by JACOB H. FRIES & r & & r & & lt;span class= & quot;dropcap & quot; & T & lt;/span & he idea -- a "gay district" like the Castro in San Francisco -- was made all the more provocative by the fact it was planned for staid, family-friendly Spokane. Journalists relished the juxtaposition. Conservative religious leaders condemned it, saying such a district would attract crime, drugs and sex.

Proponents like Bonnie Aspen, on the other hand, said the creation of a gay-friendly neighborhood would show that the city was indeed tolerant and progressive -- just the type of place desired by the emerging "creative class." It was late 2004 and everything seemed possible. The sweeping Kendall Yards project would soon be announced, and support for a "university district" was building.

In January 2005, Aspen predicted the gay district would take shape in the next year or two. "It was a very exciting time," she recalls. "Eyes popped open and people stopped being Eeyores and started being Tiggers."

So, where's our neighborhood of gay-oriented businesses?

"The best way to say it is ... I think we were far beyond the reality in Spokane," says Aspen, acknowledging that ambition got ahead of ability and interest. "That happens at all levels of city government and organizations. Things move slowly."

The Inland Northwest Business Alliance (INBA), an association of gay-friendly businesses, had identified three possible places for the district -- a stretch of East Sprague, Broadway in West Central and Perry Street on the South Hill -- but in the end, gay business owners weren't necessarily committed to picking up stakes and moving, Aspen says.

Nor was there enough money to fund a feasibility study, which would have helped to convince business owners that they'd reap real benefits by being part of a larger district, says Marvin Reguindin, INBA president. "There was a bit of a fizzle-out," he says.

"A gay district requires a lot of players with a lot of money," adds Dean Lynch, Spokane's first openly gay politician and a former City Council member. "You're talking about creating store fronts, stores and services that would be geared specifically to the gay community and, in order to do that, you have to have the business people willing to make the financial investment to make it happen."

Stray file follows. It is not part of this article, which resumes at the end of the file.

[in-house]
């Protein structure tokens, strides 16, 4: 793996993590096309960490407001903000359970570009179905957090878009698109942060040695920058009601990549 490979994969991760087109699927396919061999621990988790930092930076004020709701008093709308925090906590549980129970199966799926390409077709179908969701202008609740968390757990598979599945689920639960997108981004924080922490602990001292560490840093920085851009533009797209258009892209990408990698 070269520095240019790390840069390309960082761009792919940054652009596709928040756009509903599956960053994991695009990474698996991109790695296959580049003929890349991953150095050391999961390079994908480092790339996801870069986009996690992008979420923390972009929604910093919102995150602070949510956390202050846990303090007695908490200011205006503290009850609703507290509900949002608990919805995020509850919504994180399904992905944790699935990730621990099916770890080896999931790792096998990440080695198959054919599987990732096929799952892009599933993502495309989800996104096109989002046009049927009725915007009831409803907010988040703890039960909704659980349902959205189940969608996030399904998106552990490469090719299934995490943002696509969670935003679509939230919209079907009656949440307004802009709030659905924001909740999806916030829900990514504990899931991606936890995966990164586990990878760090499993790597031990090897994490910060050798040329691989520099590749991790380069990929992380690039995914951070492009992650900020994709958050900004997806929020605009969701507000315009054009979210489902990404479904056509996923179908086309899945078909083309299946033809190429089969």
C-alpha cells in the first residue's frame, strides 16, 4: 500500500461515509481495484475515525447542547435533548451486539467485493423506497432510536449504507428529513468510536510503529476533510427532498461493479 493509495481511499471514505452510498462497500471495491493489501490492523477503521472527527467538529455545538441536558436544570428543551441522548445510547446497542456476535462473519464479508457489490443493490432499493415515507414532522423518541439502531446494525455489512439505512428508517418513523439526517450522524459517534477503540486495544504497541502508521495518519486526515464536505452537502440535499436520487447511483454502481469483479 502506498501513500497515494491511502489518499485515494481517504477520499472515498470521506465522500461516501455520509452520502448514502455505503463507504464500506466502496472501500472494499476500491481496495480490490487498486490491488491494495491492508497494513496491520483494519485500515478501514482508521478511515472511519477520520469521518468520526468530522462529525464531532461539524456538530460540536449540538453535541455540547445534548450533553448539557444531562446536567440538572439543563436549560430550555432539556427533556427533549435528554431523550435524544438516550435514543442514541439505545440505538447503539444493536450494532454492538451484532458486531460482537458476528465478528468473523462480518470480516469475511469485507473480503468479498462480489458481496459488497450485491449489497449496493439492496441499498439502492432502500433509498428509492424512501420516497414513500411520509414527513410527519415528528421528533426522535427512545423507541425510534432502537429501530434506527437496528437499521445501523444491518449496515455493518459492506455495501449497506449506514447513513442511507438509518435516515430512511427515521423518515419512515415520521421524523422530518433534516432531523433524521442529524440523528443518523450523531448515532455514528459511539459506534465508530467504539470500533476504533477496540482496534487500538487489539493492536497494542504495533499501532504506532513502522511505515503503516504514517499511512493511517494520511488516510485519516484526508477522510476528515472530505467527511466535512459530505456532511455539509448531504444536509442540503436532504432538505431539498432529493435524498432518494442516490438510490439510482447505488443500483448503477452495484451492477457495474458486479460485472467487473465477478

In other words, it was a bit of a long shot from the start, but then something else emerged that would steal some of their momentum: Jim West. In May 2005 -- only a few months after the district idea grabbed headlines -- the Spokesman-Review outed West, raised questions about his association with young men and alleged he abused his mayoral powers.

Gay leaders quickly turned to their attention to the West affair, making sure that the issue of sexual orientation stayed separate from his political downfall.

"I don't think it derailed us, but it certainly moved momentum and attention away from what we were doing," Aspen says.

The West saga also took the attention of Frontline producers, who had come to Spokane to make a documentary about the city's gay community against the backdrop of the West case -- "as a window into the larger story of being gay in America," says producer Rachel Dretzin. In the editing process, however, the footage examining gay life and efforts to create a district were cut out as the documentary re-focused on West.

"We were just really struggling to make the two work together and they seemed like two different stories," Dretzin says. "It was disappointing to us, frankly. We had become very fond of the material we shot with the broader gay community."

Even though a gay neighborhood hasn't emerged, the drive to create a district wasn't a total loss, say organizers. It generated a lot of conversation and raised awareness about Spokane's gay community. And by increasing the community's visibility, more gay and lesbian people felt safe and comfortable -- achieving one of the main goals of a specialized district.

"Spokane didn't become a gay mecca, but it has become very attractive, a beacon of hope for people in the outlying areas," Aspen says. "And if they can take one small step to becoming more visible themselves, we are helping to create fewer Jim Wests" -- people too fearful to acknowledge their sexuality.

And now a new goal is emerging. Aspen and others hope to make the city's pride events an attractive destination for gay families all across the country. She says that other celebrations in cities like San Francisco, New York and even Seattle tend to be more adult-oriented. Spokane, then, could fill a need.

"When you're anywhere in the country and Spokane comes up, the first thing that comes up is how Spokane is a family-friendly place," Aspen says. "Our gay community is no different. ... We have families, too."

Spokane Pride Parade starts at noon on Saturday and runs along Main and Riverside Avenues between Stevens and Lincoln Streets. OutSpokane Rainbow Festival, noon to 5:30 pm, includes entertainment and a family play area in Riverfront Park.

Spokane Justice for Tyre Nichols @ North Bank Park

Sat., Feb. 4, 3:30-5:15 p.m.
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